Taking some extra time when writing can allow you to take what you considered throw away b-roll to actually help tell and improve your story.
At his recent appearance at IBA’s convention in Normal, Poynter Institute’s Al Tompkins was helping reporters make their writing more interesting. Al says you “explain the video, you don’t narrate it.” The video in this case would be footage of the story’s subject sitting at an office desk or on the telephone. Doesn’t sound riveting. You can make it more interesting. Instead of just talking over the footage, “use that footage to better explain the subject.”
What are they doing at the desk? Are they sorting through complaints about potholes in town? Is the person reviewing files deciding who may get out of prison early? If you tell people what the subject is doing you’re helping tell the story and making it more interesting!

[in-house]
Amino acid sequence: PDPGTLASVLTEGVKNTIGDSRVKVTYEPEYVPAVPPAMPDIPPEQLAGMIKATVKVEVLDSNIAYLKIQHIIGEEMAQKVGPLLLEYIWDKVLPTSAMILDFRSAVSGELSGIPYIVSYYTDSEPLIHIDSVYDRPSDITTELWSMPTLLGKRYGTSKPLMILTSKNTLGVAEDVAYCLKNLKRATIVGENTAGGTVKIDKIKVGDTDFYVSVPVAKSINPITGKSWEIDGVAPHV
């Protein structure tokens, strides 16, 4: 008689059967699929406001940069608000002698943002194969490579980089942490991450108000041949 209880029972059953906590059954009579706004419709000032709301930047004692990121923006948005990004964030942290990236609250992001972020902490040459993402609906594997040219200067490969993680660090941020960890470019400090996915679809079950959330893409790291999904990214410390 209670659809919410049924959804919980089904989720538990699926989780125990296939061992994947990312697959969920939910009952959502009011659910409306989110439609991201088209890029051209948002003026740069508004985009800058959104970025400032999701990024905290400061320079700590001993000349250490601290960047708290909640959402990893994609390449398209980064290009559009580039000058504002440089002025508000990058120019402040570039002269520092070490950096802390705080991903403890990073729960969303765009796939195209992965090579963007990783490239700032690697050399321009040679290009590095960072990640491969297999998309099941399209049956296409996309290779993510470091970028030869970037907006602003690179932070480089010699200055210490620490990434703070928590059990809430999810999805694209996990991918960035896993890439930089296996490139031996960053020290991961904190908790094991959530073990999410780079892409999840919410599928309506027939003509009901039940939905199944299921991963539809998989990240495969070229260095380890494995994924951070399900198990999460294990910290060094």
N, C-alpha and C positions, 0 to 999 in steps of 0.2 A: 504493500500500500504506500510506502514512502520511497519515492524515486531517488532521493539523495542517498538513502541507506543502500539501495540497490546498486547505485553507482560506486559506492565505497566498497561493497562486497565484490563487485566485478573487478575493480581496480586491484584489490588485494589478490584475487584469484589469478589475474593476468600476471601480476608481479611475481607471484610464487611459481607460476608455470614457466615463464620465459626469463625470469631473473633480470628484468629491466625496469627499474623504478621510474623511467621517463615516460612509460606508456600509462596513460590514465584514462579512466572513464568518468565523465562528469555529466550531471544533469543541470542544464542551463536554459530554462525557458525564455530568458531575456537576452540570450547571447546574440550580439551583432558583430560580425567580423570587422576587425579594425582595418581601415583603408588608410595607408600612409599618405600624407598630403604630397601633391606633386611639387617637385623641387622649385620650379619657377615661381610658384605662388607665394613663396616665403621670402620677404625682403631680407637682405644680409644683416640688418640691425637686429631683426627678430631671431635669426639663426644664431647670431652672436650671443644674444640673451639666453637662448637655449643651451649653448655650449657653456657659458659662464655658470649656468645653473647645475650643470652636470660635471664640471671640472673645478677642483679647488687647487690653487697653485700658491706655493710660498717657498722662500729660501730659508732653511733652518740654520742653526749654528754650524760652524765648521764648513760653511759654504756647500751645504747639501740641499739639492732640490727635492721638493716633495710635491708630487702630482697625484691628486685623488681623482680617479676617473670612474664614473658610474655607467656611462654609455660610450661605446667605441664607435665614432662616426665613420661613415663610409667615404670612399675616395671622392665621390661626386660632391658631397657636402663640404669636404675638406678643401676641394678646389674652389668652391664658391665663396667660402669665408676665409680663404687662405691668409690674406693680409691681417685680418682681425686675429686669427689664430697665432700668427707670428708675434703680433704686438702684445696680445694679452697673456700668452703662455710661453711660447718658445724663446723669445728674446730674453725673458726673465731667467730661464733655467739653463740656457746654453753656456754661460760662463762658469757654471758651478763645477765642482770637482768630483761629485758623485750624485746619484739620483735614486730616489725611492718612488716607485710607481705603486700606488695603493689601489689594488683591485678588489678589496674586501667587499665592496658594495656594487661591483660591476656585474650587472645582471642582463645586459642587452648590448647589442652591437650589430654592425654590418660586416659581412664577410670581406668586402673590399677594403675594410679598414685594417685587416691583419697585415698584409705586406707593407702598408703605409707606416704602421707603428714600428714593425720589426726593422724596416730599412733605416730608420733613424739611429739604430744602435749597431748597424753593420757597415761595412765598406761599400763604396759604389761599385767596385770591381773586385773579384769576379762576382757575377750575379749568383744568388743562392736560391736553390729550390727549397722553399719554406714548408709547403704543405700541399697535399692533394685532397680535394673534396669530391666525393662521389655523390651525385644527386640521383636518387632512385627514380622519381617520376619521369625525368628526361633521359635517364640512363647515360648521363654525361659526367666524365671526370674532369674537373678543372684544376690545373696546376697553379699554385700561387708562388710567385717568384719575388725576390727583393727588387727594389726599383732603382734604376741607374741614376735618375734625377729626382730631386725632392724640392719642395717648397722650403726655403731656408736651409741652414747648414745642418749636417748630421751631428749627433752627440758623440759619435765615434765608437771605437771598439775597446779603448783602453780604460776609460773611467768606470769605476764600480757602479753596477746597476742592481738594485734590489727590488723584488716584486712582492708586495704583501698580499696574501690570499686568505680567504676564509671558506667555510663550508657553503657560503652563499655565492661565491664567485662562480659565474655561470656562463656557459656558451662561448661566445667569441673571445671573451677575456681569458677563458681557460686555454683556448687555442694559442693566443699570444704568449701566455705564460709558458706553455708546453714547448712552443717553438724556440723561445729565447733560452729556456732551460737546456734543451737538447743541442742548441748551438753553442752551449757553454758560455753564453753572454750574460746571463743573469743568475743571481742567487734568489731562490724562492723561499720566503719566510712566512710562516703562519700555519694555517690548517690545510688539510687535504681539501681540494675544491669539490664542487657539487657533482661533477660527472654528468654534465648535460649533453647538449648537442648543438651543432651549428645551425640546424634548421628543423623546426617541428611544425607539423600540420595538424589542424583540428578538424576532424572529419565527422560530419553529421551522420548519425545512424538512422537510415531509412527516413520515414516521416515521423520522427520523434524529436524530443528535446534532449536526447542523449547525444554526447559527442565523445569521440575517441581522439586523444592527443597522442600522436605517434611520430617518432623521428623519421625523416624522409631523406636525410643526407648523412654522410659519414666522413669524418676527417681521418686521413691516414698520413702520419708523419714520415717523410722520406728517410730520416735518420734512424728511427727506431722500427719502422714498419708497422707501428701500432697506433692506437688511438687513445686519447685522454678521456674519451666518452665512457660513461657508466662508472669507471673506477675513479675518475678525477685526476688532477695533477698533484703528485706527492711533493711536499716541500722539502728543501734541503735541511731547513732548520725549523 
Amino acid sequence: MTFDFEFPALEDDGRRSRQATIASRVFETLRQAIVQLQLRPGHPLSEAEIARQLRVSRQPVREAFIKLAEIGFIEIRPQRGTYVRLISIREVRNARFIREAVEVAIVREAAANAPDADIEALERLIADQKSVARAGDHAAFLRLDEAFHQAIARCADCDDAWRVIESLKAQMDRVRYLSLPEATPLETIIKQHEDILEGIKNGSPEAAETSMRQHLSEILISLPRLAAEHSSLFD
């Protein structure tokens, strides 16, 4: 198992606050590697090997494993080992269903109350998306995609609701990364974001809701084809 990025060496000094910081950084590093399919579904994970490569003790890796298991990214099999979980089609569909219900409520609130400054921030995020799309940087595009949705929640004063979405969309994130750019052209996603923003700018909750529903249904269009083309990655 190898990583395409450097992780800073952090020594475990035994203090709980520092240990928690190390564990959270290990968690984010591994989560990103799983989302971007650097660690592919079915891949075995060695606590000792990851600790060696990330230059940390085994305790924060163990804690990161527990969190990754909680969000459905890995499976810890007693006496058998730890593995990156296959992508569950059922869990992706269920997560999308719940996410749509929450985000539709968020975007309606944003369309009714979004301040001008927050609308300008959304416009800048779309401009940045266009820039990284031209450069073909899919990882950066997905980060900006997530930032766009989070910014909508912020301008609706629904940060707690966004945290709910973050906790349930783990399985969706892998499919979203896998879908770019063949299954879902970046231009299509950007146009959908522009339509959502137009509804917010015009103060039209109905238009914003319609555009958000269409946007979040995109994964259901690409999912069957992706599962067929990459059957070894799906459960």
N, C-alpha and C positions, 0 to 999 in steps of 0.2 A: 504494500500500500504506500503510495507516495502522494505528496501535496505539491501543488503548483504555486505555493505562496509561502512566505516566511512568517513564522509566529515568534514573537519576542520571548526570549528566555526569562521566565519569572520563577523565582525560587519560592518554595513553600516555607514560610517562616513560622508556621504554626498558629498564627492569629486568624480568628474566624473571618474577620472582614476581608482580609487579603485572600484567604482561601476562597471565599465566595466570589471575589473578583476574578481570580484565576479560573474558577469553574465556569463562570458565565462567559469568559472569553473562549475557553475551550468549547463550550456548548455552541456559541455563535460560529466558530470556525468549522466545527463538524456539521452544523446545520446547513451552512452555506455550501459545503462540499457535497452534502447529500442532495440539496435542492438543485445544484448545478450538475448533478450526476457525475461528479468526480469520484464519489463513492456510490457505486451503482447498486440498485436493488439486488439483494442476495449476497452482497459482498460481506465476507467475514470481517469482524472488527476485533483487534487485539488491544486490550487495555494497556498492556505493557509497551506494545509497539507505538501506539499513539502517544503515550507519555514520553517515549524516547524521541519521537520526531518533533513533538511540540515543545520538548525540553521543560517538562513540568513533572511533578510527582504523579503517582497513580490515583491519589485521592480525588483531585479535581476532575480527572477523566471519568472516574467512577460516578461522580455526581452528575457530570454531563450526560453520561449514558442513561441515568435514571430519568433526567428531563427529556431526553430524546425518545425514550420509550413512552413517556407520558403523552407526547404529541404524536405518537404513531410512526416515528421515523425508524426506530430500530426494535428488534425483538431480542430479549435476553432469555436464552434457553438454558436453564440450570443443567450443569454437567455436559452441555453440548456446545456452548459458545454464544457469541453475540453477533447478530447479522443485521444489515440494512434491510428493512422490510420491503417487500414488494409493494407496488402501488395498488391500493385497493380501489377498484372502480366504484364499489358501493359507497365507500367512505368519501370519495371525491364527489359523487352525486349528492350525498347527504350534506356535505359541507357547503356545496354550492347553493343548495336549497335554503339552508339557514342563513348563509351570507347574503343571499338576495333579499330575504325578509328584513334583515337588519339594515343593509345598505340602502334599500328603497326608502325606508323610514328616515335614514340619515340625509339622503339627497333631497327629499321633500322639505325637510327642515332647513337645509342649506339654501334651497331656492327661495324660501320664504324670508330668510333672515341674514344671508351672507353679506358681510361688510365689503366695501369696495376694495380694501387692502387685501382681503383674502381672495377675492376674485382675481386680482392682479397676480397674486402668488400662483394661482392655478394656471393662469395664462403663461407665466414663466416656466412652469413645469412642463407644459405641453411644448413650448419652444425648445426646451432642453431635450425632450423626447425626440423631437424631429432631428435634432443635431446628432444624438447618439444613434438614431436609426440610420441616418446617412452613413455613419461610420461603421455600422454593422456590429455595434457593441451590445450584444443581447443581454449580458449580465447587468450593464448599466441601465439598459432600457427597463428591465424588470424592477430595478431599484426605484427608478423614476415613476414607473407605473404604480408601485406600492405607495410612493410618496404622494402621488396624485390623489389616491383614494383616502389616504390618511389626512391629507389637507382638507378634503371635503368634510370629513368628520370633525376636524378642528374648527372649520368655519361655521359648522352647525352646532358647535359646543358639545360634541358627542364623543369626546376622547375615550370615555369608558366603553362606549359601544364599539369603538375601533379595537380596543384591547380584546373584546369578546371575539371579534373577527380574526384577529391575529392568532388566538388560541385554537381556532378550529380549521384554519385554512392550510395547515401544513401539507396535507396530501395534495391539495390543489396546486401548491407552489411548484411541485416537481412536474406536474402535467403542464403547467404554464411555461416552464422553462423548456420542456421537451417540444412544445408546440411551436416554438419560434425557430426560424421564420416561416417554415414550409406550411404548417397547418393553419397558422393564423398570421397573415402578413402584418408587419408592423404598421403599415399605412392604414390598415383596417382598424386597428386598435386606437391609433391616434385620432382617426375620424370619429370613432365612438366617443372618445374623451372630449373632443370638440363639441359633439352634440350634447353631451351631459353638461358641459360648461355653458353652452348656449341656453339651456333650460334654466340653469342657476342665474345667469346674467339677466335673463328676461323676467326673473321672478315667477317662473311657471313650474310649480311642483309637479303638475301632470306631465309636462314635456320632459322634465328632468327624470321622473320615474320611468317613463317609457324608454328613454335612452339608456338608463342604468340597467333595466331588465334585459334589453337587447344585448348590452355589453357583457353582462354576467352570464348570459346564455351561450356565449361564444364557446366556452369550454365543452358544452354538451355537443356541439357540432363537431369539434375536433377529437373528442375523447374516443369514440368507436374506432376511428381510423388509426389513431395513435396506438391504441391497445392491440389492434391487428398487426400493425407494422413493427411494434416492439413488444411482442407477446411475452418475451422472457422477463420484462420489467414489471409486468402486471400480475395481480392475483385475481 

“That video is often the basis of the story,” Tompkins noted.
He says the same goes for writing cut lines for photos on web pages. Tompkins says the cut line is not what’s in the photo. The cut line should be about the story.